"(So much for arguments about kids missing class)"

Even with the new system, student-athletes in the championship game will miss less class than those in FCS and lower levels, and those who play almost any other sport - basketball being the most notable example. I honestly don't think that missing another day or two was or should be a consideration in formatting the Playoff.

Mercury Hayes

January 7th, 2014 at 10:25 PM ^

The class idea was the argument against a larger playoff. IMO, why not just go to a 12 game regular season?

For example, play your tune up game against a MAC school, then a AQ school, then go to a 10-game conference set up or something similar.

We're in a situation where13-0 and 12-1 teams are playing but why don't we just have better competition all year and have two teams that are 10-3 or 9-4 like we see in the NFL?

If Florida still wants to beat on Citadel, maybe they can have a scrimmage.

BallZDeeP210

January 8th, 2014 at 11:06 AM ^

But I firmly believe that if you don't win your conference then you should not be able to make the playoff. Now if there were more than four teams then yes you can get in without a conference championship. People keep saying that the playoff will take away from the importance of the regular season but if you have to win your conference to get in then the regular season is as important as ever.

TheJuiceman

January 8th, 2014 at 11:29 PM ^

Exactly.  Why don't we (B1G) see this coming? The reg season games will matter much more up here while they matter less down there. This is already happening, just not in the context of a playoff format. If there had been a playoff this year, there's no way MSU and OSU both get in, but you can bet your ass that a Bama and Auburn would have both made it, along with FSU and maybe the absolutely obligatory MSU.  I'm very glad we have a shell of a playoff, I just hope it doesn't take 20 years to iron out some of its many flaws.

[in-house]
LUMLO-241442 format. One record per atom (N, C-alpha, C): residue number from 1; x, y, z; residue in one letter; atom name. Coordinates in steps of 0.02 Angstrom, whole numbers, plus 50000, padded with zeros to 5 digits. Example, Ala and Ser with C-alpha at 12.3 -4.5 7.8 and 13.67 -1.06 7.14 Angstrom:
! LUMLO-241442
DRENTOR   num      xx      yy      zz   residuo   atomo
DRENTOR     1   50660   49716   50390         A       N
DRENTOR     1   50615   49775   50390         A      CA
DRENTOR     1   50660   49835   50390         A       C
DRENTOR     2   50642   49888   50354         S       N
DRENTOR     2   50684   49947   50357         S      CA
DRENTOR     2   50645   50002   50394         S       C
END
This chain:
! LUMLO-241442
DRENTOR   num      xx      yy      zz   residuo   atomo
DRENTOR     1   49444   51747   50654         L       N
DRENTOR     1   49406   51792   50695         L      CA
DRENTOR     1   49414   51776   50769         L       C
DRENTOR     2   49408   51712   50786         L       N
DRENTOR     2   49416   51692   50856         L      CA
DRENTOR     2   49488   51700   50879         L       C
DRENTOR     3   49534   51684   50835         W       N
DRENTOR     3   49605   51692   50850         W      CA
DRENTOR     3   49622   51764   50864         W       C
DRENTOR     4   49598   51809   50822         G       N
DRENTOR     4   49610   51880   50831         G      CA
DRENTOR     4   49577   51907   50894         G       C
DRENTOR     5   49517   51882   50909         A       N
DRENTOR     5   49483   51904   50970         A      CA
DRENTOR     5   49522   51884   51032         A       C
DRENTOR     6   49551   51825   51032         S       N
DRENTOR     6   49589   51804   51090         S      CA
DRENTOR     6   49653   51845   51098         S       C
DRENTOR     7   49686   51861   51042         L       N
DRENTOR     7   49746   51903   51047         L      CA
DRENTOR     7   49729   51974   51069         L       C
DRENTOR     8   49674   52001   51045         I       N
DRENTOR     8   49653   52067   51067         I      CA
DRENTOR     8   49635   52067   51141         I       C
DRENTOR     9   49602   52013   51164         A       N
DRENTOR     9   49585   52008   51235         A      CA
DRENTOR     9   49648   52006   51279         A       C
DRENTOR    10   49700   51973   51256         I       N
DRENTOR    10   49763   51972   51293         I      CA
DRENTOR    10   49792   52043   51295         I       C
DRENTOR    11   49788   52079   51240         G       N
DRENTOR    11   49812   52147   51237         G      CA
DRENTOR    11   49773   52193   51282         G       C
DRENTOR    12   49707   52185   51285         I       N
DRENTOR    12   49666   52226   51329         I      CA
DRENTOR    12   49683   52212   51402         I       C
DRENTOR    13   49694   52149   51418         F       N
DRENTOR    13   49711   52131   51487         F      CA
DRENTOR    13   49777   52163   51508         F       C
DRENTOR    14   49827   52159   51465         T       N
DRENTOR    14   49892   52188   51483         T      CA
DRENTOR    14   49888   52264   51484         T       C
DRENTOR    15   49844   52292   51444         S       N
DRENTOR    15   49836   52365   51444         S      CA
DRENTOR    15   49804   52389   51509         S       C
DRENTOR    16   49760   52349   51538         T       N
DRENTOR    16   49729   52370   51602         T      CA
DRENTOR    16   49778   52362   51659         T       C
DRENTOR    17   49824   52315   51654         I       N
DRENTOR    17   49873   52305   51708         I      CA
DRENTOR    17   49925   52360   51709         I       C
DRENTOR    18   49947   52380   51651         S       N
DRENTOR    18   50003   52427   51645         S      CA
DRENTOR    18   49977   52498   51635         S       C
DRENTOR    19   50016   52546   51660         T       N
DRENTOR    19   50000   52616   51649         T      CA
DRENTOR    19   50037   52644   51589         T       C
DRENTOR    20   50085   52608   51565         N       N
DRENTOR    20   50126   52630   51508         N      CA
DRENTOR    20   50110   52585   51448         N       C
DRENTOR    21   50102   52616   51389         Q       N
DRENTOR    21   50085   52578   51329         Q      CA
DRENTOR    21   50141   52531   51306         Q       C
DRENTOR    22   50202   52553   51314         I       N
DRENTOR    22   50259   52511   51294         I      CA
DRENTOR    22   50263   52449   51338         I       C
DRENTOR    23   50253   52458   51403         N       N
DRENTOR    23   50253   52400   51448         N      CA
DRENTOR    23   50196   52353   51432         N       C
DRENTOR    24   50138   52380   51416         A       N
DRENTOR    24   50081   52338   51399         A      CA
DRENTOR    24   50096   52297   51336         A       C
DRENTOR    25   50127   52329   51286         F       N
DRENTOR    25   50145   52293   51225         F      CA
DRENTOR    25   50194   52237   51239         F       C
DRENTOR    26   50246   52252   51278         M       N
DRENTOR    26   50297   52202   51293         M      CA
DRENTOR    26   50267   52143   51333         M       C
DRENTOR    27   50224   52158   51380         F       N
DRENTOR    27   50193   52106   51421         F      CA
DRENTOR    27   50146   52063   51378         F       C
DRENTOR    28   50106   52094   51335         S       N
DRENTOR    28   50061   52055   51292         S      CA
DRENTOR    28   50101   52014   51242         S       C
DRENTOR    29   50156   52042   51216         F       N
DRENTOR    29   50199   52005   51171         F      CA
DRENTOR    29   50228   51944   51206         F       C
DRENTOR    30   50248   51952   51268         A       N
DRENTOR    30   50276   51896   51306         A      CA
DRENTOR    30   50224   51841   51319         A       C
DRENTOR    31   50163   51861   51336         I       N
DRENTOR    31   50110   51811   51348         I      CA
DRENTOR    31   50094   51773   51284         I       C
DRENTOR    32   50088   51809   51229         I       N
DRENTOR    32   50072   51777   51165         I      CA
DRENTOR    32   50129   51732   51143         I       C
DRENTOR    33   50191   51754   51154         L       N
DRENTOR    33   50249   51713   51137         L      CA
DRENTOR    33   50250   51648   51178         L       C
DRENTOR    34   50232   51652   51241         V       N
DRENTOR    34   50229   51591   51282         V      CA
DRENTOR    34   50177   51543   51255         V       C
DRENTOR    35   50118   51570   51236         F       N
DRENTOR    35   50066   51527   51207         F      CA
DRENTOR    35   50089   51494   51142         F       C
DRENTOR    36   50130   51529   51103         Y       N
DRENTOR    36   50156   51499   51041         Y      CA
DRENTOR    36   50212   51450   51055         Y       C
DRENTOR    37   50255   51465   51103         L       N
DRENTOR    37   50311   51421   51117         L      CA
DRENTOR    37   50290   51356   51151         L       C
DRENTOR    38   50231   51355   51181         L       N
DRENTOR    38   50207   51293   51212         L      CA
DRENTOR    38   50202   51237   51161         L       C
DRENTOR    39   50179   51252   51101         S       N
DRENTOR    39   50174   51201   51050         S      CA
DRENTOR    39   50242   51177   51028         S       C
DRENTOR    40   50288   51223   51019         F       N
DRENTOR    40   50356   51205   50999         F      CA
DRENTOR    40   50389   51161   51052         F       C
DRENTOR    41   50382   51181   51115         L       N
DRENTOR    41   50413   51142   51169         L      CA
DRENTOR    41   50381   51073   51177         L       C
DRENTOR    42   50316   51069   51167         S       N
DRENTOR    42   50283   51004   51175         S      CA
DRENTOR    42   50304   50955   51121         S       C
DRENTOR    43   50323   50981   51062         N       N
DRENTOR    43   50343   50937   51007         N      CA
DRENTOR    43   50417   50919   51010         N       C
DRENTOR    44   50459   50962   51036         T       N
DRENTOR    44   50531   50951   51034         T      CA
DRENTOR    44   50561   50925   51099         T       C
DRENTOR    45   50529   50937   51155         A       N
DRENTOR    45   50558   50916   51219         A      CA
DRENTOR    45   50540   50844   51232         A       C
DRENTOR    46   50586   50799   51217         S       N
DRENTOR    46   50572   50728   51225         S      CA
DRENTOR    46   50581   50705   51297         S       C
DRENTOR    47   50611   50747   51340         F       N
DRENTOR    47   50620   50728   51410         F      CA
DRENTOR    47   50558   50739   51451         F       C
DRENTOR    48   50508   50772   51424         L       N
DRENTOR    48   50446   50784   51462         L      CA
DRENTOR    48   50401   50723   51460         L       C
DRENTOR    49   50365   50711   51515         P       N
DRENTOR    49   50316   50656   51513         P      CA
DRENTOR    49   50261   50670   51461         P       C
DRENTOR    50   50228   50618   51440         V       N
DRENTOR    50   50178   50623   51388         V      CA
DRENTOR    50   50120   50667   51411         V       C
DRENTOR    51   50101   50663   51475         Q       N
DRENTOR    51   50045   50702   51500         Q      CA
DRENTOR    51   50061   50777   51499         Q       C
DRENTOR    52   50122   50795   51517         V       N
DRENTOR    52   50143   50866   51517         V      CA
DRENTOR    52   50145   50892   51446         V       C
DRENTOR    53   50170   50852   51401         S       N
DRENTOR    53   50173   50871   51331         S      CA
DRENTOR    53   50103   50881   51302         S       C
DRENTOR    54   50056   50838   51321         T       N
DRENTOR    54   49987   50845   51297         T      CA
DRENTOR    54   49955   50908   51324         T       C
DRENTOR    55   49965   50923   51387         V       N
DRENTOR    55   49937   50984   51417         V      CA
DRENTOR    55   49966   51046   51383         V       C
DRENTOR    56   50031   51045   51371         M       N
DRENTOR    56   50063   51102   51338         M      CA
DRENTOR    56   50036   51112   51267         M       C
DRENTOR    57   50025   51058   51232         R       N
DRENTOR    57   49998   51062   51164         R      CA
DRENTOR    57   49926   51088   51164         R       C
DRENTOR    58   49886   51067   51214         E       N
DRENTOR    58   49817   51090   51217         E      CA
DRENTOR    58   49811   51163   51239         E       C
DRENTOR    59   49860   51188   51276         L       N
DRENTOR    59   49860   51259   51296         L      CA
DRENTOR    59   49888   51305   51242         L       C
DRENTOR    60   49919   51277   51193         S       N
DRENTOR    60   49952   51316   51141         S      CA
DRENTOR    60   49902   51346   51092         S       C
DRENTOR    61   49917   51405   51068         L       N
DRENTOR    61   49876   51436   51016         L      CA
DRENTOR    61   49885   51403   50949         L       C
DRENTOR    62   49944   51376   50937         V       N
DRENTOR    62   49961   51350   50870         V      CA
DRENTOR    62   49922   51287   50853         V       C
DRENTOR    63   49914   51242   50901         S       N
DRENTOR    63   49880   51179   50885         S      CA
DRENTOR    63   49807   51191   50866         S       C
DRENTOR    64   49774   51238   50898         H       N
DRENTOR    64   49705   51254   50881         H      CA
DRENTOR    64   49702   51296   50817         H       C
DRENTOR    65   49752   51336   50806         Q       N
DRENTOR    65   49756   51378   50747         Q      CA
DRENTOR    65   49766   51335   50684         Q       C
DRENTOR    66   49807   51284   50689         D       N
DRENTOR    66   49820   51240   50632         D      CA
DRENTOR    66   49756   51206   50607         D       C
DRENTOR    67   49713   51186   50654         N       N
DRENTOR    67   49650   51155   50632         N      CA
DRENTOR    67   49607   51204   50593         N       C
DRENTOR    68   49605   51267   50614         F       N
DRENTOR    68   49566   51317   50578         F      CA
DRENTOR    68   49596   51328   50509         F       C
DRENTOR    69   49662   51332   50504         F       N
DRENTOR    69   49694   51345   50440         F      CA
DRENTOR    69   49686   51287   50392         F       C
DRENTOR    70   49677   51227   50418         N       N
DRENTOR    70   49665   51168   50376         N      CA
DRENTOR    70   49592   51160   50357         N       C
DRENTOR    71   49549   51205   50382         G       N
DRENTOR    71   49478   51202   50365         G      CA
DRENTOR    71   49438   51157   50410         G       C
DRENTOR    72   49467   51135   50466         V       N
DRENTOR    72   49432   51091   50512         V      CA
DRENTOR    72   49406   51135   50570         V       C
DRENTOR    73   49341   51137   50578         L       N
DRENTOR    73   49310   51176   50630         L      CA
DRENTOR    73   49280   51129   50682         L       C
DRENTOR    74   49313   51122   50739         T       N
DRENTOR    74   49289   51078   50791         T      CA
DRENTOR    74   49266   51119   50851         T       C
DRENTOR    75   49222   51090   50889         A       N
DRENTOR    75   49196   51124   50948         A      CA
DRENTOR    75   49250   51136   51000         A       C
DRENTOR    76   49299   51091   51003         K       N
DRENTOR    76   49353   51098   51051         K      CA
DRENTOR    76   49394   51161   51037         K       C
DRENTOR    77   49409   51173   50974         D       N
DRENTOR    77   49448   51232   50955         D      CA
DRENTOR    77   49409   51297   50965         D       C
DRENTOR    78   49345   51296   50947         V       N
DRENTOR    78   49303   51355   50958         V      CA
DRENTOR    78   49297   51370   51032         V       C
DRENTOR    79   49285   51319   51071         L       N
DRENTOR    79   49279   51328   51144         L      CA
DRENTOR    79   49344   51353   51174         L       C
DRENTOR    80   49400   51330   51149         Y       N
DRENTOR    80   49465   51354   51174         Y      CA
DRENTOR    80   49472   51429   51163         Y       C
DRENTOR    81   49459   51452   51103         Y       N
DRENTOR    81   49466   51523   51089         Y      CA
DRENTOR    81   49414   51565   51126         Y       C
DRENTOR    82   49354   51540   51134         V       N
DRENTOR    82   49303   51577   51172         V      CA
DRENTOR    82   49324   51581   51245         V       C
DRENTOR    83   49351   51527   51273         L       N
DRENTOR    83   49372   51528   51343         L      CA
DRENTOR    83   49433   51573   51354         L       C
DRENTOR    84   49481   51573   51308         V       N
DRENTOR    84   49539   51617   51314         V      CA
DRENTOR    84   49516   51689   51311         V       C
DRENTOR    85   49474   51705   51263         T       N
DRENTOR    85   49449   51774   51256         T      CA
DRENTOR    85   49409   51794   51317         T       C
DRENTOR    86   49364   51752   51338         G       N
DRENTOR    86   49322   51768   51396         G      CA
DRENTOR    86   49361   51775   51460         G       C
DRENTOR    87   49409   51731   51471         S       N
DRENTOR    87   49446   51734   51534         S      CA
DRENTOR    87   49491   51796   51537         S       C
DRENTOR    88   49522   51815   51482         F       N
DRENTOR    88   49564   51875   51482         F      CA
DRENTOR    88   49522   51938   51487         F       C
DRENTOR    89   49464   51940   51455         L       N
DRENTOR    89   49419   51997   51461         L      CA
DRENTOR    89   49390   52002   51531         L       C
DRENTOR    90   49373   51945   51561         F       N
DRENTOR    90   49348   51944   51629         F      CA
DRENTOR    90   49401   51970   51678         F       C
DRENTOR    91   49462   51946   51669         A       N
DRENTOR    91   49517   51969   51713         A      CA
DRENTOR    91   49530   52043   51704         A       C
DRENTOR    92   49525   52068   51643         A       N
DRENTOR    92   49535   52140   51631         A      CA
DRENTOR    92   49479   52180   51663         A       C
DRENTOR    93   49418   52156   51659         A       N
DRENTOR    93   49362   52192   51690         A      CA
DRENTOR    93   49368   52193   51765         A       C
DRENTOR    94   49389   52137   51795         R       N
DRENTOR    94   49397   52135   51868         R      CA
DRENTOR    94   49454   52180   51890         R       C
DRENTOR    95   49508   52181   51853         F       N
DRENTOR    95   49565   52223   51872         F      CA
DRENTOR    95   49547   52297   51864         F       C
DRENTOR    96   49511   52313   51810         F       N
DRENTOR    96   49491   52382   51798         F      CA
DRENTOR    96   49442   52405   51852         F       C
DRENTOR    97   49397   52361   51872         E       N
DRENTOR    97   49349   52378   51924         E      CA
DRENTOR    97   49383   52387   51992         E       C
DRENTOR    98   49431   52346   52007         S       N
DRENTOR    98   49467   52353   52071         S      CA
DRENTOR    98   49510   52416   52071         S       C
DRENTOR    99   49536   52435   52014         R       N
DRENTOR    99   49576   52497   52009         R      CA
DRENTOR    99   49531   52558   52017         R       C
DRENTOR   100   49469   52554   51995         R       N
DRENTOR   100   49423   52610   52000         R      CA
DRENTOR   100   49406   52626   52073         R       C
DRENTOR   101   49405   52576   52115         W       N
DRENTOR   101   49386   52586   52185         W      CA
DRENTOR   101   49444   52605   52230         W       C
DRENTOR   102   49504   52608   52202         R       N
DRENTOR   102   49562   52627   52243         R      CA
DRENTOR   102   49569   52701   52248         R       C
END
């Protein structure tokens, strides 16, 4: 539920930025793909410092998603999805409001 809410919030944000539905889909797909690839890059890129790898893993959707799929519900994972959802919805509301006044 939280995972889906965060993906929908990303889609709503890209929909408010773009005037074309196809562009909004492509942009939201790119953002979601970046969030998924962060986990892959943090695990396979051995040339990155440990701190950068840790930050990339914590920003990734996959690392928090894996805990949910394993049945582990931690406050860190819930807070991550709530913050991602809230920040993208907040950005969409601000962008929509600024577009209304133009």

viachicago

January 9th, 2014 at 3:32 AM ^

Interesting that they're putting the semifinals on New Year's Eve in 2 out of every three years. The Sugar Bowl tried this from 1972-1975 (including the famous 1973 game where ND beat Bama 24-23 to win the national championship) but my understanding is that the game was moved back to New Year's Day because it was generally ignored on New Year's Eve.

I don't know that there was a better alternative if they were going to keep the Rose Bowl on New Year's Day every year, but I sense the semifinals' placement on NYE will be an issue (especially for those with significant others that won't be thrilled with their new NYE activity).  From what I've read the first semifinal will begin late afternoon and the second one will be at night, probably not ending until after midnight on the East Coast.

More likely to be ignored are the games played on New Year's Eve in the 1 year out of every 3 that the semifinals are on New Year's Day.  That is the case for 2014/2015.